•   St. Croix and St. Thomas, the Virgin Islands: Domestic Violence and Sexual Assault Council held two walk-ins.  Local activists engaged local media in talking about the need to improve the system's response to violence against women, particularly against the backdrop of a struggling economy and rising unemployment that increase the vulnerability of women and children.

Court monitoring is an effective way to address many issues including violence against women, drunk driving, racial profiling, police brutality and livability crimes. This tactic represents a way that volunteers, who are independent of the system, can be engaged in ensuring court proceedings are just by noting observable behaviors of court personnel.  These written observations provide a detailed picture of court proceedings and enable staff to follow up with specific court personnel on concerns noted and make recommendations for system and policy changes.

WATCH has documented and reported on many systemic problems including: courtroom delays, problems prosecuting sexual assault crimes, barriers to women’s safety when domestic abusers are gone on arrival of police, inadequate supervision of violent offenders on probation, judicial demeanor, lack of sanctions for defendants who repeatedly violate No Contact orders, and budget cuts affecting advocacy services. WATCH promotes court monitoring across the country because their experience and that of others demonstrates that regular monitoring, clear reporting, and specific recommendations can lead to positive change.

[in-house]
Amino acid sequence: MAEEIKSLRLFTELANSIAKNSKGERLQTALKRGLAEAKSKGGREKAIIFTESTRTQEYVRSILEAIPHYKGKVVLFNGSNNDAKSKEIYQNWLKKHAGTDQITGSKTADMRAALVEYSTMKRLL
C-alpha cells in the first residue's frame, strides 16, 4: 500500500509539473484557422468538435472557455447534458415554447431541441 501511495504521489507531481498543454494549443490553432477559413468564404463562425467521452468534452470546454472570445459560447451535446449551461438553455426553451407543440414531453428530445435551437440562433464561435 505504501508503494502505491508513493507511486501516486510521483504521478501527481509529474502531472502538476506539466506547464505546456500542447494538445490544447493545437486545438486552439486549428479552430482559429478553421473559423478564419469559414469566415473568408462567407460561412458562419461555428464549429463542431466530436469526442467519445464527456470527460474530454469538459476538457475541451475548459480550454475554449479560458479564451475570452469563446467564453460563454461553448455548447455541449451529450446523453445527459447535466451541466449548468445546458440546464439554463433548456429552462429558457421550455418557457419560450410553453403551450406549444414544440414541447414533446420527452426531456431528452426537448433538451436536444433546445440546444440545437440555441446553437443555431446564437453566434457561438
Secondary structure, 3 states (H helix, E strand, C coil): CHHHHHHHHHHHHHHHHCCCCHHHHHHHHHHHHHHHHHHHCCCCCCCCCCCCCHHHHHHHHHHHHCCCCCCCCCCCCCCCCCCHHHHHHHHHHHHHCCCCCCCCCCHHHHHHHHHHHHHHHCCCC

This tactic is powerful and straightforward to implement, and can be effectively applied in many different arenas, not just the court system. WATCH volunteers are required to complete an interview process and background check, then attend a six-hour training on the basics of the criminal justice system and violence against women. Following that they receive a tour of the courts and shadow with a senior volunteer until they feel comfortable attending proceedings on their own.